When innovation is a risk for small businesses

Saturday, February 5, 2011; 9:18 PM

The big idea: A small Chicago South Side business gambles that "green" will mean gold.

The scenario: Lisa and Clarence Hall, an African American couple living on Chicago's South Side, are seasoned real estate developers in urban Chicago. After years of developing multifamily residential and mixed-use properties, they are interested in developing a commercial property: a derelict and vacant building owned by the city of Chicago. What's more, they want to transform it from an eyesore into a glimmering, sustainable retail and office space featuring the latest in environmentally sustainable design. They envision bringing the first Leadership in Energy and Environmental Design (LEED)-certified commercial building to a busy thoroughfare on the South Side.

The couple makes up the leadership of CHL Properties, which specializes in acquiring dilapidated properties, rehabilitating them and converting them into attractive, affordable multifamily units. The firm manages a sizable portfolio of residential properties.

The Halls have experience in identifying suitable tenants and ensuring steady payment terms. And they've developed this intelligence in neighborhoods that are "resource-constrained." As classic first-mover strategists, the Halls see the returns commensurate with entering markets others would deem too risky.

A ledger of pros and cons accounts for the basic challenges of the project. Although the building was on the segregated South Side, the blocks surrounding it have been transitioning in recent years, to include national retail chains. Transforming the aged building would require structural improvements and might require removal of hazardous elements such as asbestos. Acquiring the property might involve a lengthy Request for Proposal process as opposed to a traditional private sale. They would need to secure a construction loan. None of the risks seemed insurmountable.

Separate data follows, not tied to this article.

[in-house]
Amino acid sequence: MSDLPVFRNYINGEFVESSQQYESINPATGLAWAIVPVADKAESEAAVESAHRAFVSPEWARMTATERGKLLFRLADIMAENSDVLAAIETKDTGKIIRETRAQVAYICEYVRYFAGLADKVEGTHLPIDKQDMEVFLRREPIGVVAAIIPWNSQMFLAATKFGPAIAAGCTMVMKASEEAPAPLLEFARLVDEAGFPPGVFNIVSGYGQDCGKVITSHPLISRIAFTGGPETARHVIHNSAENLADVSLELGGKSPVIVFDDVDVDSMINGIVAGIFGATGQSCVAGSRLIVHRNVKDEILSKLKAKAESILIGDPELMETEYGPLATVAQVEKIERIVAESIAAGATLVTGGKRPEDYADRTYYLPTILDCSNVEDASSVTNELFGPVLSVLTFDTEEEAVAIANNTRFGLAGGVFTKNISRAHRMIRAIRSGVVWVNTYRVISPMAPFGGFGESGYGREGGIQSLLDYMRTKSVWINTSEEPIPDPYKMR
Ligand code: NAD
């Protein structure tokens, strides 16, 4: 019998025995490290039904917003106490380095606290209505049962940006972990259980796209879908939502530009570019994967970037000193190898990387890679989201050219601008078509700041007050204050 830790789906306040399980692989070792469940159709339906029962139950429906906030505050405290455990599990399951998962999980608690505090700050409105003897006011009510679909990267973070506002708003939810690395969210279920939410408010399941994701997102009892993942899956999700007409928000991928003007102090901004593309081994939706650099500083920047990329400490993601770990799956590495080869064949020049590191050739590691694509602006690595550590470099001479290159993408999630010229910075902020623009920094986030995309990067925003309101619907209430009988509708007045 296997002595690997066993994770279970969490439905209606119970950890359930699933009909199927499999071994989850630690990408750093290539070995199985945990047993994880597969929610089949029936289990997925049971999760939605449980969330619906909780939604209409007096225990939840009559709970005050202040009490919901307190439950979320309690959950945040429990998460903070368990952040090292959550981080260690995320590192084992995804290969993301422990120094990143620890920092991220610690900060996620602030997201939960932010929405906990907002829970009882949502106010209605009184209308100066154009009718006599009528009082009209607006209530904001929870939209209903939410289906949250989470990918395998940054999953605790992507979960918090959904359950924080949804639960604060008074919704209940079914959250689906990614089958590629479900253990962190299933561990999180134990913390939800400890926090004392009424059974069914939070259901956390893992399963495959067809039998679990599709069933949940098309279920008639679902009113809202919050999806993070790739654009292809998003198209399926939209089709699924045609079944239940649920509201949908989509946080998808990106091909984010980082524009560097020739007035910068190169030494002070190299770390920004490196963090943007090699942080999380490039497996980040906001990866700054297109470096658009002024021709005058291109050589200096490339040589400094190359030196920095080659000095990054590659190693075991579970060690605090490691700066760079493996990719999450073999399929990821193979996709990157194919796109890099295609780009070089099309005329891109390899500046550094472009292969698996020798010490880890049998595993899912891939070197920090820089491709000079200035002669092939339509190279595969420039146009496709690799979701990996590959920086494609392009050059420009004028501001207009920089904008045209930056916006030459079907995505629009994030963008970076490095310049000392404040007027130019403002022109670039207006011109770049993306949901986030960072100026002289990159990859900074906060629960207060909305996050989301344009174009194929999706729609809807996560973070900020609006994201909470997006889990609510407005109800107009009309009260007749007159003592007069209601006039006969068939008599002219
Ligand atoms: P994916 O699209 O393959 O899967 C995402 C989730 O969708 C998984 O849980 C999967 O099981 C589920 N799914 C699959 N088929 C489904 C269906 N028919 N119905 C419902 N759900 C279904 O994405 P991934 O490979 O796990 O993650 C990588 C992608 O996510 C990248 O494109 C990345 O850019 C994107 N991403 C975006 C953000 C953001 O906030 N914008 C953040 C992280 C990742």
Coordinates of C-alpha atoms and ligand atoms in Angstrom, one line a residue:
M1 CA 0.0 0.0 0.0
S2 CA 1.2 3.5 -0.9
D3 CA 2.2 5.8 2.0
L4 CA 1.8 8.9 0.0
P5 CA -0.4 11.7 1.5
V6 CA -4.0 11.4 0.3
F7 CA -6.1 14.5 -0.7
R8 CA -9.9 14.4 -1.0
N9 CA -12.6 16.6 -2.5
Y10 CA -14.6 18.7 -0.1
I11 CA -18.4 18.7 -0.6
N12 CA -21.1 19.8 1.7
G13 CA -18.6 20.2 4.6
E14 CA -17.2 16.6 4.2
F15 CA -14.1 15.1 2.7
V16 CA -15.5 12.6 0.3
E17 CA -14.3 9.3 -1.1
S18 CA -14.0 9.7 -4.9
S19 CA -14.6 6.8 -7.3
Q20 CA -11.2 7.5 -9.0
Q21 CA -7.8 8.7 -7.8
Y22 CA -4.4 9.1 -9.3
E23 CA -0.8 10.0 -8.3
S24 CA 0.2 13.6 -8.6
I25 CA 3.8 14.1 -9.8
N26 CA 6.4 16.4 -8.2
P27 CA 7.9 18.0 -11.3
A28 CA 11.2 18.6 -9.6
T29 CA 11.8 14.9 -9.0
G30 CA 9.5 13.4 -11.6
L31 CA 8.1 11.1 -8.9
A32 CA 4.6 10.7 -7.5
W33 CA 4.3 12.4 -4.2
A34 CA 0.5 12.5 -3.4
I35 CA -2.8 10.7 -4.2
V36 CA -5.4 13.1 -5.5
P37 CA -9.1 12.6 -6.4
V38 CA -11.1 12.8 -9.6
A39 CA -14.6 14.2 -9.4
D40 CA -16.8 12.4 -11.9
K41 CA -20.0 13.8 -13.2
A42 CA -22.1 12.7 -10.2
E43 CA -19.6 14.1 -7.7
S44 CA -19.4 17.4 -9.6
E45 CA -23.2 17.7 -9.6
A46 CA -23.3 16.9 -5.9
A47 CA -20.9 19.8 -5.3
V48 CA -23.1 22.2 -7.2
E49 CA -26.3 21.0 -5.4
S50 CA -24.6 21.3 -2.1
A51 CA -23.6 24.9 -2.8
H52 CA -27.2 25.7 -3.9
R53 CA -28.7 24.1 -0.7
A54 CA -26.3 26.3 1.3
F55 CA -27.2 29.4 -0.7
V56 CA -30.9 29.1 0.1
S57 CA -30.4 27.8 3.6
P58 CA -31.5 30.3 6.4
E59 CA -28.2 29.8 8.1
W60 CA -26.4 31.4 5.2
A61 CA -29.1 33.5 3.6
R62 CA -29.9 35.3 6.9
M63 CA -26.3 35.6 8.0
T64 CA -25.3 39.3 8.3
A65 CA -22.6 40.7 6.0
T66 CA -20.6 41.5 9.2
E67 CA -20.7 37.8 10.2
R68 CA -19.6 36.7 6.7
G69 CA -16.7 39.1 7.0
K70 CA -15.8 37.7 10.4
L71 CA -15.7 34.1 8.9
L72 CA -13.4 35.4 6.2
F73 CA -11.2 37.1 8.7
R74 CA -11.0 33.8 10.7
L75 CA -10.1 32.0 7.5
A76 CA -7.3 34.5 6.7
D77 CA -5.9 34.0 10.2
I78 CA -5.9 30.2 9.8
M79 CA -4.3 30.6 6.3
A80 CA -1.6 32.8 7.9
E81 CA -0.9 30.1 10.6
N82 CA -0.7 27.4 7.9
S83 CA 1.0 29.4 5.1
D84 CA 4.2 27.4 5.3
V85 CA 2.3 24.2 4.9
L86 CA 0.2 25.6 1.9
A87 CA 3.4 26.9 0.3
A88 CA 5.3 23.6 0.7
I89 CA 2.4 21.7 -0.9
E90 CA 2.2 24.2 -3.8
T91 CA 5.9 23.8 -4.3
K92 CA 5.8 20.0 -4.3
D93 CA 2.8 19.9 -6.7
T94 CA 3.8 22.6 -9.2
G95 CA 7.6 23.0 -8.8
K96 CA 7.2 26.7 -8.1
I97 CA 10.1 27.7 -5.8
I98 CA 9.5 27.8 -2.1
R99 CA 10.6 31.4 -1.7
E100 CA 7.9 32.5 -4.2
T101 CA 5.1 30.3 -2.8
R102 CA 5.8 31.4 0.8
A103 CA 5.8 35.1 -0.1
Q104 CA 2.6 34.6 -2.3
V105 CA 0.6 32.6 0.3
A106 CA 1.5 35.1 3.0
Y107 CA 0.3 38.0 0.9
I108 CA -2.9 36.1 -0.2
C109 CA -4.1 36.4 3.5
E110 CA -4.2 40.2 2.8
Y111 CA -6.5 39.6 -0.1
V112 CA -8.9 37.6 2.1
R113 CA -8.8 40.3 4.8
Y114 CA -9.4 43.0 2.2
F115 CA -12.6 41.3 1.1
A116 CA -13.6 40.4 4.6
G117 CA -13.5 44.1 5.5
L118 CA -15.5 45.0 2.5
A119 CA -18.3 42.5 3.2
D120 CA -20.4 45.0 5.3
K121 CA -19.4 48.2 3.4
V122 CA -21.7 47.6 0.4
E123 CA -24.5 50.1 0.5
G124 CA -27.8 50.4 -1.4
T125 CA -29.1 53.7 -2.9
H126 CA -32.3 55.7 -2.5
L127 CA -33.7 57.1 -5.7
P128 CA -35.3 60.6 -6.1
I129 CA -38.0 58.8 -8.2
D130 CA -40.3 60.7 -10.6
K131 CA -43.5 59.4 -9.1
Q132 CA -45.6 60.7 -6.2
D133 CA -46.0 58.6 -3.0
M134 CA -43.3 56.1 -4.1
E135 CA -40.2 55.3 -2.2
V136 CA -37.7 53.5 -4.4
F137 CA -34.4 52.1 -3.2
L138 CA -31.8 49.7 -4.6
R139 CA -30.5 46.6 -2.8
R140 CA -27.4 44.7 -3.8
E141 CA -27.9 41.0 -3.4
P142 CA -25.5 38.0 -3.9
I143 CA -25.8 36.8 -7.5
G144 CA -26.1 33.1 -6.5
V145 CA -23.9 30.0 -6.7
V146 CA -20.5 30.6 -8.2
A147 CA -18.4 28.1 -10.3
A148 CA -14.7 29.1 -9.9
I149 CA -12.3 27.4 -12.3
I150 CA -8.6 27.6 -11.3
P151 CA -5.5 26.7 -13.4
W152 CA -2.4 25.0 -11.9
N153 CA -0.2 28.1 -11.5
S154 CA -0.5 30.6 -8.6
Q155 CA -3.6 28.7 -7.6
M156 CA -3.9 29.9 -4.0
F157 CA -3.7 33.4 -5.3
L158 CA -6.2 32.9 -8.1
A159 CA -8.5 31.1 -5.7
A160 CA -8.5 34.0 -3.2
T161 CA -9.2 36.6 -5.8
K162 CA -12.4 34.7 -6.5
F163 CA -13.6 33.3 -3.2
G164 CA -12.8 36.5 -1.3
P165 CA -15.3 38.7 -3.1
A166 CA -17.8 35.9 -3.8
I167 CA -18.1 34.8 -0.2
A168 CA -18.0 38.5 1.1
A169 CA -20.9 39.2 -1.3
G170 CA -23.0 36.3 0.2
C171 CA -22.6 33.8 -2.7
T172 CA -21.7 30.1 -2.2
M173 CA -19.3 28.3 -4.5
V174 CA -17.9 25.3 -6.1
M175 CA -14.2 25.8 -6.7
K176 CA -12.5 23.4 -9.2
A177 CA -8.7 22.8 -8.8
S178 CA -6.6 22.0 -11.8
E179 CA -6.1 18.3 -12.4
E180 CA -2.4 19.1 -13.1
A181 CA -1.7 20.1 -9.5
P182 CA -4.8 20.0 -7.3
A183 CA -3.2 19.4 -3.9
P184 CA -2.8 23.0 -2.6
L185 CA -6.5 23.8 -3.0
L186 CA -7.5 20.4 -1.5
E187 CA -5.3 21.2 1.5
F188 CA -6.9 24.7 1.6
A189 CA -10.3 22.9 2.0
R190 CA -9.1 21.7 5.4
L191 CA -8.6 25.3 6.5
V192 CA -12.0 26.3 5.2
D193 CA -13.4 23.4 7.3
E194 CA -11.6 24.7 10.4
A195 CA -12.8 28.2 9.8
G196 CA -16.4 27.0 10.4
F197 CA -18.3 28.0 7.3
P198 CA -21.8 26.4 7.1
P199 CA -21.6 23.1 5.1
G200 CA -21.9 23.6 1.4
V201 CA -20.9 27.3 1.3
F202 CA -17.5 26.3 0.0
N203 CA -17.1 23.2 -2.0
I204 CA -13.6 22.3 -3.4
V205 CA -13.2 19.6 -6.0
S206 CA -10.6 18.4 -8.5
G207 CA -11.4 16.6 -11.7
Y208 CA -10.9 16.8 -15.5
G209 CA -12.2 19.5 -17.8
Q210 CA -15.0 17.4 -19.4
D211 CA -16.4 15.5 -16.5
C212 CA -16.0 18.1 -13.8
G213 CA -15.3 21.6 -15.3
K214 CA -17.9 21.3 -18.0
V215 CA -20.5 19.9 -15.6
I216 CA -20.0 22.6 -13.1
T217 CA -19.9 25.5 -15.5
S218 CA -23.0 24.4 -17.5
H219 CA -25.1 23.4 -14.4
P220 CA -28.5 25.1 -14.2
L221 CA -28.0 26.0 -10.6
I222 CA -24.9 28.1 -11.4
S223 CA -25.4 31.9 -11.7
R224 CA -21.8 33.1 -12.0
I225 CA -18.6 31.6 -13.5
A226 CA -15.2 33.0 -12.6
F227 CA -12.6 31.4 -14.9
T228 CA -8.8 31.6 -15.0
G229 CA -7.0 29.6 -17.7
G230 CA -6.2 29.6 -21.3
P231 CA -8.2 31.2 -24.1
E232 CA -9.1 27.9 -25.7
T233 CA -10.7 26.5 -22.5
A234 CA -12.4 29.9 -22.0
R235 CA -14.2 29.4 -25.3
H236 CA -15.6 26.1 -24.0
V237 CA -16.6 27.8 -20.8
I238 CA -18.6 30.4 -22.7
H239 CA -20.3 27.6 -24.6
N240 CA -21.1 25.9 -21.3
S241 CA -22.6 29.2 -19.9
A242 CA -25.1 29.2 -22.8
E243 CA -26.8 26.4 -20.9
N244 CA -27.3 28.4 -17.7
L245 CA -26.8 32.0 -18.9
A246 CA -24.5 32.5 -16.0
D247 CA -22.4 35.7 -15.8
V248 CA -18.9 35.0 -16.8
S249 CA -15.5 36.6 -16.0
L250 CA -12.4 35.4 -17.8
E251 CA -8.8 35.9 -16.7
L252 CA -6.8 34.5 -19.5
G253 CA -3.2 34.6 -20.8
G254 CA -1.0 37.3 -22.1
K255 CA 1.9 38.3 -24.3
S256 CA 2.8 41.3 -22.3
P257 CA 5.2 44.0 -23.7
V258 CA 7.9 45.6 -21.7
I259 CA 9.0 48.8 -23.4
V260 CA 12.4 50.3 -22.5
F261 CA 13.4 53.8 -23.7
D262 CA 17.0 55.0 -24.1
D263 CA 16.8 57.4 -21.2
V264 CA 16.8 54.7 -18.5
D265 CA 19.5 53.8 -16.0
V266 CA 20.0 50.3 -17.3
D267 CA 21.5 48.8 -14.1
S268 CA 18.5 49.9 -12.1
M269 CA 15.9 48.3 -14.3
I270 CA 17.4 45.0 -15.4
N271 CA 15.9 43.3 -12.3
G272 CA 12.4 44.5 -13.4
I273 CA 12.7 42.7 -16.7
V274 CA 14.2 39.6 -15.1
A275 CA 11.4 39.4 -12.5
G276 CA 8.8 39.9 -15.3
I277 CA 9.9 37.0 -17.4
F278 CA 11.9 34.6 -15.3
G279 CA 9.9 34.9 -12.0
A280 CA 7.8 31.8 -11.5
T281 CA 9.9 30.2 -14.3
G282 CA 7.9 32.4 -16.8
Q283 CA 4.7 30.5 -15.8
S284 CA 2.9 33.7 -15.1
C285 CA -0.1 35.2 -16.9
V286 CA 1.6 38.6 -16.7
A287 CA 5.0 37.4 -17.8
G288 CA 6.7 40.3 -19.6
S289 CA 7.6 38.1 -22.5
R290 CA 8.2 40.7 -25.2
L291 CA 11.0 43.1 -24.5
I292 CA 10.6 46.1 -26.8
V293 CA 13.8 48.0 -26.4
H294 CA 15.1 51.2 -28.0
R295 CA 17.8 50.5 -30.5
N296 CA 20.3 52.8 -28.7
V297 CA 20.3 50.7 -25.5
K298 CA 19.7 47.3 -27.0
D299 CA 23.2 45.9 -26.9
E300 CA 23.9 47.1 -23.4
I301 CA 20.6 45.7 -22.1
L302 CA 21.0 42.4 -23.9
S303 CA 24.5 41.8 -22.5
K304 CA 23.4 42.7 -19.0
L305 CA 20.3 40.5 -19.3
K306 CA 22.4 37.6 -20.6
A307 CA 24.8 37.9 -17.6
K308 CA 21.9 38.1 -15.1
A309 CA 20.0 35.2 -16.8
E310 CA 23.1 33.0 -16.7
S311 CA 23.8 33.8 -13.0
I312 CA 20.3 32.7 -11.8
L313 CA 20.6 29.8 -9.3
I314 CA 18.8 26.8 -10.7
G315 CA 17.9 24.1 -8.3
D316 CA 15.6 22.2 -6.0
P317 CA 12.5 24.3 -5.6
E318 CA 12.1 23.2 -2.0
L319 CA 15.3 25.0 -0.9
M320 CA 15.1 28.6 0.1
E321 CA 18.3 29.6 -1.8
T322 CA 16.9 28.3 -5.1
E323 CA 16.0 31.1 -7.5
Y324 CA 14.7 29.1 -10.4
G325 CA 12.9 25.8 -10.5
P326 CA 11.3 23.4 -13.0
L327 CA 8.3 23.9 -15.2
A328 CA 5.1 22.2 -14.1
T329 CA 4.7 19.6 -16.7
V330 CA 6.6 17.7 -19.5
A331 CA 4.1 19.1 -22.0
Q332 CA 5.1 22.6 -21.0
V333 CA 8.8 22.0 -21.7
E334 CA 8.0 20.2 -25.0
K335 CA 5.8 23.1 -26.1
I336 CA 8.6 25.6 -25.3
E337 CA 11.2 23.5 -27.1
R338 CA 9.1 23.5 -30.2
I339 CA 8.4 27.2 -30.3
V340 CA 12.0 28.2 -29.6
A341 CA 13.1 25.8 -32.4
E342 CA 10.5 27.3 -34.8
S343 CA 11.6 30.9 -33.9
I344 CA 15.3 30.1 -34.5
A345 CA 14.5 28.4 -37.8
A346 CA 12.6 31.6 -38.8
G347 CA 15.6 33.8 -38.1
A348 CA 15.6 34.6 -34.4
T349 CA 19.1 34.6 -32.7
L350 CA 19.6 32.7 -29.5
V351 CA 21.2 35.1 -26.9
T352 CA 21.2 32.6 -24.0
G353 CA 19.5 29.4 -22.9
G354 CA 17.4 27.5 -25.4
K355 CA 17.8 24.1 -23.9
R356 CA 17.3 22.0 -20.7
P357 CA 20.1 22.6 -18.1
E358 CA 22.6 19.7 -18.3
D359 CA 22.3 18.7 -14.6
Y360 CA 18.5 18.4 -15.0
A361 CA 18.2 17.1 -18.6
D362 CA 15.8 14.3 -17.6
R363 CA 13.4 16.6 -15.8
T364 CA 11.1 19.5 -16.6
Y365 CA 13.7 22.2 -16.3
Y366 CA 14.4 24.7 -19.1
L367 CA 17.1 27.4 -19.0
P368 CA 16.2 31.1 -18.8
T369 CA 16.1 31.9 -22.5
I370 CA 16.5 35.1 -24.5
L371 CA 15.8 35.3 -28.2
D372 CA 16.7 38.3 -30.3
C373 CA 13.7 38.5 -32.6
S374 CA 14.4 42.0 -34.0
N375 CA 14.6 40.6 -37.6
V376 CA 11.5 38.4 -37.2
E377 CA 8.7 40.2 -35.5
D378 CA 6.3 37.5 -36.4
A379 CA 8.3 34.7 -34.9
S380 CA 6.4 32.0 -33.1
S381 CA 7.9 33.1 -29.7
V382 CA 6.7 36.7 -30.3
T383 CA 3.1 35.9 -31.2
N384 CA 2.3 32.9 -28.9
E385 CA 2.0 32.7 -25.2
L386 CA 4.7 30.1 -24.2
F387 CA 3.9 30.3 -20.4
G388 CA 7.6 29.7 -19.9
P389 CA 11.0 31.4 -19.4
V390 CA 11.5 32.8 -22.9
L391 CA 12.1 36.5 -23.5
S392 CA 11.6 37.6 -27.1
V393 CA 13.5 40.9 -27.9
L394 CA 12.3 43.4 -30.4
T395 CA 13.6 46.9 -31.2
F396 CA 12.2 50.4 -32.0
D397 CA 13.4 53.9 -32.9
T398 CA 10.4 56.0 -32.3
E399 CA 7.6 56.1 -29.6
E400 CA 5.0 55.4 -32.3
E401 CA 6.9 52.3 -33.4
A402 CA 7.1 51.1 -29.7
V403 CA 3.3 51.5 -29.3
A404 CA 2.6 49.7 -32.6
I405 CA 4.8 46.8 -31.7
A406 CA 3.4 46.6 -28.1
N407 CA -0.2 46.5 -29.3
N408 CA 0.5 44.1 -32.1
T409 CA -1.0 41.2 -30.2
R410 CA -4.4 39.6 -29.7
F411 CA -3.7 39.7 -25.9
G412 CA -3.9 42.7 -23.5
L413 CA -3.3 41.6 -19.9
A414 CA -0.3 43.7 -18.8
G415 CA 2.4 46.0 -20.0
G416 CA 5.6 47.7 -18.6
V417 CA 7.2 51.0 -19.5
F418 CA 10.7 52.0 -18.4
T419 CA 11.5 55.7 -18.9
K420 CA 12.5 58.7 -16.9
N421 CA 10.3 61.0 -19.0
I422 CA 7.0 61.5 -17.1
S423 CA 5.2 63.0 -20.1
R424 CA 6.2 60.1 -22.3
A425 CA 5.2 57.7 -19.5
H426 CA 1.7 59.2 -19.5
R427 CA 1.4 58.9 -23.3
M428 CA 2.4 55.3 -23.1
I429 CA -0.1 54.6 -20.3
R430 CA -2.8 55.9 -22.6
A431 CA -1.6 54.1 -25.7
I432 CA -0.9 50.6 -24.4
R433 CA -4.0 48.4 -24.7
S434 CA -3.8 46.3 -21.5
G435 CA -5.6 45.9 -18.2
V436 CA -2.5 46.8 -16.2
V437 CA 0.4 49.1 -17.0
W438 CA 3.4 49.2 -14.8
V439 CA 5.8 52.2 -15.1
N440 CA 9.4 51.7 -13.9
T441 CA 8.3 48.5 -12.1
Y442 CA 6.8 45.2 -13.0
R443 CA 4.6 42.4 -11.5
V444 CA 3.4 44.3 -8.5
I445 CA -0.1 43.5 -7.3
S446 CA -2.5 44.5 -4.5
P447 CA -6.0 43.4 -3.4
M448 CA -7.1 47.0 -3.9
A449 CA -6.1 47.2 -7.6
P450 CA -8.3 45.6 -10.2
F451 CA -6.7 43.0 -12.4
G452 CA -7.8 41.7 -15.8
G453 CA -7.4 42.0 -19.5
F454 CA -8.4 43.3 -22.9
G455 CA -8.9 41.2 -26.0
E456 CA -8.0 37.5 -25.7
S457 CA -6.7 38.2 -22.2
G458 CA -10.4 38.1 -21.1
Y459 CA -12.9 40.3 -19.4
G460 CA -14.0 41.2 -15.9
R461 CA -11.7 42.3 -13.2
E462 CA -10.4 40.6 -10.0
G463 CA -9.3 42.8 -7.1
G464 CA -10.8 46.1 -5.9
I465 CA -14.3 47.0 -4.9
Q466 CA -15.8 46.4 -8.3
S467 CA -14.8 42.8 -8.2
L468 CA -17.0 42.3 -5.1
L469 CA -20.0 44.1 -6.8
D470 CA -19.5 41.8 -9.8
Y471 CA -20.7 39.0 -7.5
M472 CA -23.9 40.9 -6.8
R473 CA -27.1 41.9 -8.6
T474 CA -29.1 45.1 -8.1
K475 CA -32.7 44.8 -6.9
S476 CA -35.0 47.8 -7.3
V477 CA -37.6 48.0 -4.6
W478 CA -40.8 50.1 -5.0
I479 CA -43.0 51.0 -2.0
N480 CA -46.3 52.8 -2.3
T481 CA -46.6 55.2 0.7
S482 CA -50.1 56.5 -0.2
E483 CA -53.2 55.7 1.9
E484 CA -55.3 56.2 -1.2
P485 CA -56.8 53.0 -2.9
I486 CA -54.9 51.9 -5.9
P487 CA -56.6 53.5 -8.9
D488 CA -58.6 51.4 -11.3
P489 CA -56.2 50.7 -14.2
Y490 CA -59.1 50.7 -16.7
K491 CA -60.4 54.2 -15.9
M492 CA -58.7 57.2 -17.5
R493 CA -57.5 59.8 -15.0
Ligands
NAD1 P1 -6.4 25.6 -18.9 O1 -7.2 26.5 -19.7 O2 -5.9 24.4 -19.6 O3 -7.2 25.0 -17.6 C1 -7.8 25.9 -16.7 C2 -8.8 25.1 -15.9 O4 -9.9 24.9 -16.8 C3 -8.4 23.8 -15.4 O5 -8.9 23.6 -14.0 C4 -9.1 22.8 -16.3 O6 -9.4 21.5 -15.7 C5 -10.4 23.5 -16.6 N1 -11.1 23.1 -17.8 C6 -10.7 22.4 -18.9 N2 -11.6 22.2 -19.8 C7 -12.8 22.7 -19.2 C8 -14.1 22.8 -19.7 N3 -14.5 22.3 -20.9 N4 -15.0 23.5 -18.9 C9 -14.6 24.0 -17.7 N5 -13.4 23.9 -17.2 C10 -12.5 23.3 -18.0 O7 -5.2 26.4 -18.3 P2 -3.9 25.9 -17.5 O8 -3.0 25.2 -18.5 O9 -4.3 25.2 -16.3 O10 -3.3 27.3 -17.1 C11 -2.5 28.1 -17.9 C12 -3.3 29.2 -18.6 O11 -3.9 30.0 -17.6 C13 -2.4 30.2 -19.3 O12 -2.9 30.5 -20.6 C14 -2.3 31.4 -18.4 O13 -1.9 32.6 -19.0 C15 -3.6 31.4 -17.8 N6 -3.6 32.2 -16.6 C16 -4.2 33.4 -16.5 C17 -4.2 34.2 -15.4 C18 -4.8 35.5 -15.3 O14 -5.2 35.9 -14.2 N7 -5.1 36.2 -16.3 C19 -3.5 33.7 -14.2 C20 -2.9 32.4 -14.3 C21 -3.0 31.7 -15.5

There were challenges they hadn't faced before: The tenants would be retail and office clients. The LEED certification would require at least a 20 percent construction cost premium and an involved inspection and review leading to certification. They wondered whether the commercial transition on the block would be sustainable.

The resolution: After a Kafkaesque process to secure the property, the Halls faced challenges in construction. The building had asbestos that required removal. There was theft, including of copper pipes, after which they contracted for guard dogs. The couple was required to use local subcontractors, and had to ensure that a sizable portion were minority- and female-owned. Overcoming the odds, the 12,000-square-foot, LEED-certified building even includes a verdant "living roof." However, the building is without tenants. Recessionary pressures have slowed the neighborhood's upturn, and interested tenants have not been of the professional ilk the Halls had envisioned.

The lesson: We live in a time when the phrase "green building" doesn't indicate paint color. Our president has encouraged green jobs and clean energy, and CEOs pose for glamour shots in architecturally designed, sustainable buildings.

There are subtle and direct pressures on entrepreneurs to adopt the latest innovations, especially when we as a society find them normatively desirable. The pace of change creates a corollary ambiguity about which innovations to adopt, and how to determine whether the investments will result in expected growth. The best advice is to cut through the hype and carefully consider the environments in which firms operate - socially, culturally and economically.

- Gregory Fairchild

Fairchild is executive director of the Tayloe Murphy Center and associate professor of business administration at the University of Virginia's Darden School of Business. He teaches strategic management, entrepreneurship and ethics.

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